THE ADOPTION OF STATE ELECTRICITY REGULATION: THE ROLE OF INTEREST GROUPS -super-*
AbstractThis paper examines the adoption of state electricity regulation around the beginning of the 20th century. I model this decision as a hazard rate to determine what influenced the adoption of state regulation. I find that adoption is positively correlated with capacity shortages, greater wealth and lower residential electricity penetration rates. These results suggest that state regulation responded to regulatory inefficiencies and residential consumer interests. In addition, adoption rates were higher in states that had a strong industrial and coal mining presence. These results are consistent with the interest group and contracting theories of regulation. Copyright Blackwell Publishing Ltd. 2006.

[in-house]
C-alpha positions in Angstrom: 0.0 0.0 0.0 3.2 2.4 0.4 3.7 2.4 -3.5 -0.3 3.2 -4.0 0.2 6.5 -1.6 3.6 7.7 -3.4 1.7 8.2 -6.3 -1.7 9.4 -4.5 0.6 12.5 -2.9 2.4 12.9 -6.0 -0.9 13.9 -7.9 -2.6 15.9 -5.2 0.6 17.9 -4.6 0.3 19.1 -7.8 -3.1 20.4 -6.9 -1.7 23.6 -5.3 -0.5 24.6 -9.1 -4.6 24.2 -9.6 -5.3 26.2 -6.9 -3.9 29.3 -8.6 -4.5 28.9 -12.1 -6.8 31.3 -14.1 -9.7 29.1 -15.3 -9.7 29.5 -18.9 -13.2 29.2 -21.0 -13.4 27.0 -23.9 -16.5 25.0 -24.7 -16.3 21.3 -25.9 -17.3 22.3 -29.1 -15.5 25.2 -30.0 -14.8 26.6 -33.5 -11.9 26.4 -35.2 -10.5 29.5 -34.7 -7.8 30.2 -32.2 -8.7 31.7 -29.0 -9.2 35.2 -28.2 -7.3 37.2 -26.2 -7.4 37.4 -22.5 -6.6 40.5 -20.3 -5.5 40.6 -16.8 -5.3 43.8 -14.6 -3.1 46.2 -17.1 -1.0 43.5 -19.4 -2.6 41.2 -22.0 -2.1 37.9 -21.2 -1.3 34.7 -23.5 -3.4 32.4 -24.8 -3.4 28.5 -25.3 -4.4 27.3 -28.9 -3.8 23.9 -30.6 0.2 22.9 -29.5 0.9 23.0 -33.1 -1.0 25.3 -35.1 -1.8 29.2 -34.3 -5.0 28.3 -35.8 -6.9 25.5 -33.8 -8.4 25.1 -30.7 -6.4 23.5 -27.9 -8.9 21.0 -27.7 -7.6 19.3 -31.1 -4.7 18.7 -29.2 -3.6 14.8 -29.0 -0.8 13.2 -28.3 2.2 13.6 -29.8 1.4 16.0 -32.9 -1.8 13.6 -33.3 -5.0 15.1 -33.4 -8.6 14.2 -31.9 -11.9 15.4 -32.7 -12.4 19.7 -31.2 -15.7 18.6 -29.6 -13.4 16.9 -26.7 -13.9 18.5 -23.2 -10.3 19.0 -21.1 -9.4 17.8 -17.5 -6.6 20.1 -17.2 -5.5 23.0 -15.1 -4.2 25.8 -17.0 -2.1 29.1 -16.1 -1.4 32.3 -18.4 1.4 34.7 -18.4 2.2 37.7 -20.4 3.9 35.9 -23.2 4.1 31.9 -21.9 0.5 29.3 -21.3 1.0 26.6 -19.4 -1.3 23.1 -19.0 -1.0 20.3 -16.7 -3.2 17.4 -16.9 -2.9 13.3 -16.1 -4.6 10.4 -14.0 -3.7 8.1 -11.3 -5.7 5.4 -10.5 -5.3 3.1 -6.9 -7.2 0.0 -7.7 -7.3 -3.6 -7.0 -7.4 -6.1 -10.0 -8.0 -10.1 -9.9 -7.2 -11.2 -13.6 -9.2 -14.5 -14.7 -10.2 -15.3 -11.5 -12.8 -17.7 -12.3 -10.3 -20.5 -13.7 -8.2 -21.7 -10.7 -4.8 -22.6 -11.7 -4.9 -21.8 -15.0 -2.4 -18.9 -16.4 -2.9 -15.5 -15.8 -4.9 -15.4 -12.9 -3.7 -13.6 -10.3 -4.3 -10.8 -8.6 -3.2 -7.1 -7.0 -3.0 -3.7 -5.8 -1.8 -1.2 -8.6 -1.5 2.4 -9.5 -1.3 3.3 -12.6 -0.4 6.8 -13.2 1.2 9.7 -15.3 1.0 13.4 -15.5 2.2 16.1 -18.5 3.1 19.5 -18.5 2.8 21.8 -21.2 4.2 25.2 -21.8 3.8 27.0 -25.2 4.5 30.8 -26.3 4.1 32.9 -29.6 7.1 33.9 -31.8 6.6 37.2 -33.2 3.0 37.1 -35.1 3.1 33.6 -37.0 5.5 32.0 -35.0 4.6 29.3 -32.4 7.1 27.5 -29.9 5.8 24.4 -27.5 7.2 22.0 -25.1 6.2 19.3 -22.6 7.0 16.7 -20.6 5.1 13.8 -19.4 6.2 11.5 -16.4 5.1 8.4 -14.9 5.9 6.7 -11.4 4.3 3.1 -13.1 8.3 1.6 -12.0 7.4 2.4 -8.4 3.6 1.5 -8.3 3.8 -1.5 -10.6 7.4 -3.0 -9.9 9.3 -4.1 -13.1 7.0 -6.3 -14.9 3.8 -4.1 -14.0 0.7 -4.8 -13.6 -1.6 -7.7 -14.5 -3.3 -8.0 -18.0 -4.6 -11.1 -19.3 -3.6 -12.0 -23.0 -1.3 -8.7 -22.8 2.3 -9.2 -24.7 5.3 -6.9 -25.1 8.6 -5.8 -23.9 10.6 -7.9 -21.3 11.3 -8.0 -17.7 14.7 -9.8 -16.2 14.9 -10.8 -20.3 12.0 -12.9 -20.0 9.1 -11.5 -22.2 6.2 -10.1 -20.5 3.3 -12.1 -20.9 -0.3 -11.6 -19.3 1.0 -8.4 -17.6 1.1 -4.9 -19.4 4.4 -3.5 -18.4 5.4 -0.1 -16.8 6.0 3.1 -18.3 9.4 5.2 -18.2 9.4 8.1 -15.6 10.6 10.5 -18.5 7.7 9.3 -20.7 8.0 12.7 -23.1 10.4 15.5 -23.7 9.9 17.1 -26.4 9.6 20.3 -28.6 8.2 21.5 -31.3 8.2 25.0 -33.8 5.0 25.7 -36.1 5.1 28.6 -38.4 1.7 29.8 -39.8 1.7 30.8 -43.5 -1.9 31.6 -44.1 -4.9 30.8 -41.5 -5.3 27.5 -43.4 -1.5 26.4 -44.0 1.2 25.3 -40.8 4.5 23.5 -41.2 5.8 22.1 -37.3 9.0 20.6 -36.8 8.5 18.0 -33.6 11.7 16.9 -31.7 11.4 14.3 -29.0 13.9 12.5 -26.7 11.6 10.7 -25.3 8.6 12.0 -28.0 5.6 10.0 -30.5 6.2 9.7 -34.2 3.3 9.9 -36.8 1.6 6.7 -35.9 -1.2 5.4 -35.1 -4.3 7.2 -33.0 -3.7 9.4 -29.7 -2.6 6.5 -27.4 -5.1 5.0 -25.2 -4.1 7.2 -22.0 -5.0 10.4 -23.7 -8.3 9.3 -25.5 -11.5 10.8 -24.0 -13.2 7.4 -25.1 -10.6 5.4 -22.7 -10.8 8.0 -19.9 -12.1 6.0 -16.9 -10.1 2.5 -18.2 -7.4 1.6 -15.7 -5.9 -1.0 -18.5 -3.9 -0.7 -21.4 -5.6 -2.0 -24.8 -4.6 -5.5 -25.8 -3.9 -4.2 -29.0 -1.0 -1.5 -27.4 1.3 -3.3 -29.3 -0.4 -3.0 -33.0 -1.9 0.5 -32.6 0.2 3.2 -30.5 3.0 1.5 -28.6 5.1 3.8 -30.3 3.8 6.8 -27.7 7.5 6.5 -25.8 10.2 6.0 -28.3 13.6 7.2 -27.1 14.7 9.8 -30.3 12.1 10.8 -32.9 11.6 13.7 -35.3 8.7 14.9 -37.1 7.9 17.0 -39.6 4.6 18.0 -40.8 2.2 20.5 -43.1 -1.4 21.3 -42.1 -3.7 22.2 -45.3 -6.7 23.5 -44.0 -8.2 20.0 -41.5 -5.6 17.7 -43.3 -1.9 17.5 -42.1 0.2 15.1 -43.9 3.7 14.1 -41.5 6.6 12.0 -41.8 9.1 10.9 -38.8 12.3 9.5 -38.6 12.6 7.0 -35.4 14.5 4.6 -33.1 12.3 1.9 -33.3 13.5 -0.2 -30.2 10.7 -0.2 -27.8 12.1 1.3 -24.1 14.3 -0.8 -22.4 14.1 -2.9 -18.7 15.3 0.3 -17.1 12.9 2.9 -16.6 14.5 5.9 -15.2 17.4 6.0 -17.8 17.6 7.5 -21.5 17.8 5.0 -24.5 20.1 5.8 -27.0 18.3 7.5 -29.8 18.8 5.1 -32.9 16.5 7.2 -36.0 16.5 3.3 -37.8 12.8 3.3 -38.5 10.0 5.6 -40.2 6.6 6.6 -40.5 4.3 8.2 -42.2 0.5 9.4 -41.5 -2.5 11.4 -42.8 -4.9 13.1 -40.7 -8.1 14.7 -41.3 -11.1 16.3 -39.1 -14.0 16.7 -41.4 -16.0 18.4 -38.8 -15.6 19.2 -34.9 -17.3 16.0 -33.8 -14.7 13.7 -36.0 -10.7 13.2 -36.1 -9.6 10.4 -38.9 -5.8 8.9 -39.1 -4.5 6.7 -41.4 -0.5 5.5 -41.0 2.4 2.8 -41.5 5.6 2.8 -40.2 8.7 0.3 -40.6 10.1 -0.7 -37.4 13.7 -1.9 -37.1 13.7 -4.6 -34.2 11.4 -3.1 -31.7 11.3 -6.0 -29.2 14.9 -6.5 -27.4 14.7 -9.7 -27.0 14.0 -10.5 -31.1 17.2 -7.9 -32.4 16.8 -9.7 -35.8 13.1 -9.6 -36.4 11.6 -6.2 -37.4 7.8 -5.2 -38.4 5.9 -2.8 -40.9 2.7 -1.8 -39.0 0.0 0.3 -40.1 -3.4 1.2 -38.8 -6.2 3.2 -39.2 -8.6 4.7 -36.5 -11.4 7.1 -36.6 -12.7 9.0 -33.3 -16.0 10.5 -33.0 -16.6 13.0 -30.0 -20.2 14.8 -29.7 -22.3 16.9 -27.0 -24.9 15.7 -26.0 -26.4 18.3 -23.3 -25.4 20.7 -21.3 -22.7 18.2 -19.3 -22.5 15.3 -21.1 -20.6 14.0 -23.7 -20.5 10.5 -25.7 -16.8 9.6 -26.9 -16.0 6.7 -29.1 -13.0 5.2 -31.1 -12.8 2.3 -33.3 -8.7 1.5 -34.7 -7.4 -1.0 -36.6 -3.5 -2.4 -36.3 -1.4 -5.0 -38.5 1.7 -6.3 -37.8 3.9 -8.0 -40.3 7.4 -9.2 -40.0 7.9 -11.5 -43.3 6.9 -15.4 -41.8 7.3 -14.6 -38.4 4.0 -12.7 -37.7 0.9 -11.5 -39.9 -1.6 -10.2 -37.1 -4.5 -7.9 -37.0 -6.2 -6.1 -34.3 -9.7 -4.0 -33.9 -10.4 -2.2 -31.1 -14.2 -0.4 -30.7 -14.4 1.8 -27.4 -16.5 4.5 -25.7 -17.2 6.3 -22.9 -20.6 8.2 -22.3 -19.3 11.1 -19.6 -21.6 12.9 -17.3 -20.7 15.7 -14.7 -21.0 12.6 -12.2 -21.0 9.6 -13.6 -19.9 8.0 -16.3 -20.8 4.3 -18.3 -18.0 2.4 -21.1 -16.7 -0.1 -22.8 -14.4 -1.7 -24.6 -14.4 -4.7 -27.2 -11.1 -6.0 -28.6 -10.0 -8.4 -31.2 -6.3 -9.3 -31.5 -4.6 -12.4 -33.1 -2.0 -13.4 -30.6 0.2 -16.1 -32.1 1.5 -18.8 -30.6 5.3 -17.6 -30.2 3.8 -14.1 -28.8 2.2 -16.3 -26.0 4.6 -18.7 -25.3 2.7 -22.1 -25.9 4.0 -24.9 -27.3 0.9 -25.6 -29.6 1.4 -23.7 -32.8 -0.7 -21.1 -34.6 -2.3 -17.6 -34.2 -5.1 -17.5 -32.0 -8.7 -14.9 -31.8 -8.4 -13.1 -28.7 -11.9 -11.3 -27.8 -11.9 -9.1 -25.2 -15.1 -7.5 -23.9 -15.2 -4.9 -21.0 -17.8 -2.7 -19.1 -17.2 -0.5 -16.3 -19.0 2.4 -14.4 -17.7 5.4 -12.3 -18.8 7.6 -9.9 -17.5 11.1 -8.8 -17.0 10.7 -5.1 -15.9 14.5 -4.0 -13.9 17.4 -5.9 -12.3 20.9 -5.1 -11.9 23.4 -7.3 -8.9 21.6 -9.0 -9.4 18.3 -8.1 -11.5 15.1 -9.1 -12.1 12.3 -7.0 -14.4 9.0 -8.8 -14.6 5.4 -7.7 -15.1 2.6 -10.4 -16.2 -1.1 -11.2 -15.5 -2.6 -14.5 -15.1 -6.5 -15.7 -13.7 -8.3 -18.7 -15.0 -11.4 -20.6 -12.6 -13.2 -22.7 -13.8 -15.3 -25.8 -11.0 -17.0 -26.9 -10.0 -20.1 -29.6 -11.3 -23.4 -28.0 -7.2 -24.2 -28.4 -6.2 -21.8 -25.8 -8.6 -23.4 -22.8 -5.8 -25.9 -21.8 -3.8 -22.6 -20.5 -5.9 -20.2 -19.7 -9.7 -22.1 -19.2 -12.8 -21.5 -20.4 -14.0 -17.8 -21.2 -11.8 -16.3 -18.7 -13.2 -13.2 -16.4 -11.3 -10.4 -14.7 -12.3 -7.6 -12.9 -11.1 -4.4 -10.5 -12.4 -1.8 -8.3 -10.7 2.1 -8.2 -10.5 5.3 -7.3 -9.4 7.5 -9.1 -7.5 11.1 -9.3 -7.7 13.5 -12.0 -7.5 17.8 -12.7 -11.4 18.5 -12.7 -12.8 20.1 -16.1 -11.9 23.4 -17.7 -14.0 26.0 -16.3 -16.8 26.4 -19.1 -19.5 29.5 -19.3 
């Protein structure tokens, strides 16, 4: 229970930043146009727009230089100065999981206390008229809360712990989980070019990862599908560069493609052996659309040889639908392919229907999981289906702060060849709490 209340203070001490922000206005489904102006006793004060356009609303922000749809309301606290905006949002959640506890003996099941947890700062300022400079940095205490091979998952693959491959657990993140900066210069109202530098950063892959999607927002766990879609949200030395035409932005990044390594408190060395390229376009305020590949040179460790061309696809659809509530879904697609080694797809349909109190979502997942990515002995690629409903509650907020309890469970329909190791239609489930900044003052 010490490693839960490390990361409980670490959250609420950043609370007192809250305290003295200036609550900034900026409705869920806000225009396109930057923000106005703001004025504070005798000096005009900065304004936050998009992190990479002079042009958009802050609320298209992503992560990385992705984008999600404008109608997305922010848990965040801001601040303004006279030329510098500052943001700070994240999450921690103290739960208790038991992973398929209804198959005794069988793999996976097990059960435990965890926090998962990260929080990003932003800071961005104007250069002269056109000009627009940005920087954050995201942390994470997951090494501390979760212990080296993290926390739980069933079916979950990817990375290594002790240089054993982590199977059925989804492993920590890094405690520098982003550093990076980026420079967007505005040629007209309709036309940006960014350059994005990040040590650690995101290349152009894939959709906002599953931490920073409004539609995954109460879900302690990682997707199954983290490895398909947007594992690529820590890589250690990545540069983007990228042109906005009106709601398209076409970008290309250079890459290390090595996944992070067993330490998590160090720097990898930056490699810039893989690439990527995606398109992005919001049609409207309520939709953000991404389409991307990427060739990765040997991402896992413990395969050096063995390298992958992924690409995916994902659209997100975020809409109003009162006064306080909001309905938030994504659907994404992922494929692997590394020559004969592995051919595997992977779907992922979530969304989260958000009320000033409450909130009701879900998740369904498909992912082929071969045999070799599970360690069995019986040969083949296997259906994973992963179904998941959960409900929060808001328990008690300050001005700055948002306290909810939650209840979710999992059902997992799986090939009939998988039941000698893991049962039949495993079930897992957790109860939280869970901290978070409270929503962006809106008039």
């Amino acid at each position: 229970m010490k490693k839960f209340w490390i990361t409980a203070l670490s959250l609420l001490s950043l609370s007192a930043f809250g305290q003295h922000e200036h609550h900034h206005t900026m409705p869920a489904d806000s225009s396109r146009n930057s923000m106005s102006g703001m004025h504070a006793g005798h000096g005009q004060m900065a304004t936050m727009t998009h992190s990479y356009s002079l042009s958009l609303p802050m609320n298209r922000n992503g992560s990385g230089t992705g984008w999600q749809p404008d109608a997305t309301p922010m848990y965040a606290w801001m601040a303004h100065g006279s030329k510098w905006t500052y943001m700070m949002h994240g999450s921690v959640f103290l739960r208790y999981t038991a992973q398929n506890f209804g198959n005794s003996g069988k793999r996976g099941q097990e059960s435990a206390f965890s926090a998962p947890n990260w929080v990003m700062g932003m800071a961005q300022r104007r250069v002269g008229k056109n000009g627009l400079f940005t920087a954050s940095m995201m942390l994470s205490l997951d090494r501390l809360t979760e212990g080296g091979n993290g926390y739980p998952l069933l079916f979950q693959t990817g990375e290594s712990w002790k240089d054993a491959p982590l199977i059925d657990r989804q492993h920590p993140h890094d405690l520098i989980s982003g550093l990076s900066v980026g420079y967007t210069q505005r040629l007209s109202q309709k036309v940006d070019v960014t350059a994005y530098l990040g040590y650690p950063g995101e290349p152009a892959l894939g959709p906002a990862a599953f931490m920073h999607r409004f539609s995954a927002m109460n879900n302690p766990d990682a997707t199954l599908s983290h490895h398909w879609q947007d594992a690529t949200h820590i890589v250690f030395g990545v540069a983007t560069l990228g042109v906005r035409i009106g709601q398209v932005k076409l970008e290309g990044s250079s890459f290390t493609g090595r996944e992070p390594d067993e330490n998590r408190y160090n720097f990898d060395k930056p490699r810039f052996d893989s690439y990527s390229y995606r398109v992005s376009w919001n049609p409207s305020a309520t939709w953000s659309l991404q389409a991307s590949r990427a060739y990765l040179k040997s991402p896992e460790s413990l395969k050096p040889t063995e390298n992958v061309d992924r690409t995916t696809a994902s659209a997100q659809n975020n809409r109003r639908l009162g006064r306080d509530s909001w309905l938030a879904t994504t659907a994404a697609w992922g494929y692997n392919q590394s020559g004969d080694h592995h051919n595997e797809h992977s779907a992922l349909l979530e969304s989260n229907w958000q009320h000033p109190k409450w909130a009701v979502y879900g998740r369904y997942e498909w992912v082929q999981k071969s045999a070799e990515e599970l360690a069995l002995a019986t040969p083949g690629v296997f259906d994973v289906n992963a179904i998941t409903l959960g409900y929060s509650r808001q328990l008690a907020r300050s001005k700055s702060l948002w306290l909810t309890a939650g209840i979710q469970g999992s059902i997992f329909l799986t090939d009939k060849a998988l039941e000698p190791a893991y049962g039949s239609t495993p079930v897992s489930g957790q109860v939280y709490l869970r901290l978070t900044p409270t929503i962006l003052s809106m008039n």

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Bibliographic InfoArticle provided by Wiley Blackwell in its journal The Journal of Industrial Economics.
Volume (Year): 54 (2006)
Issue (Month): 2 (06)
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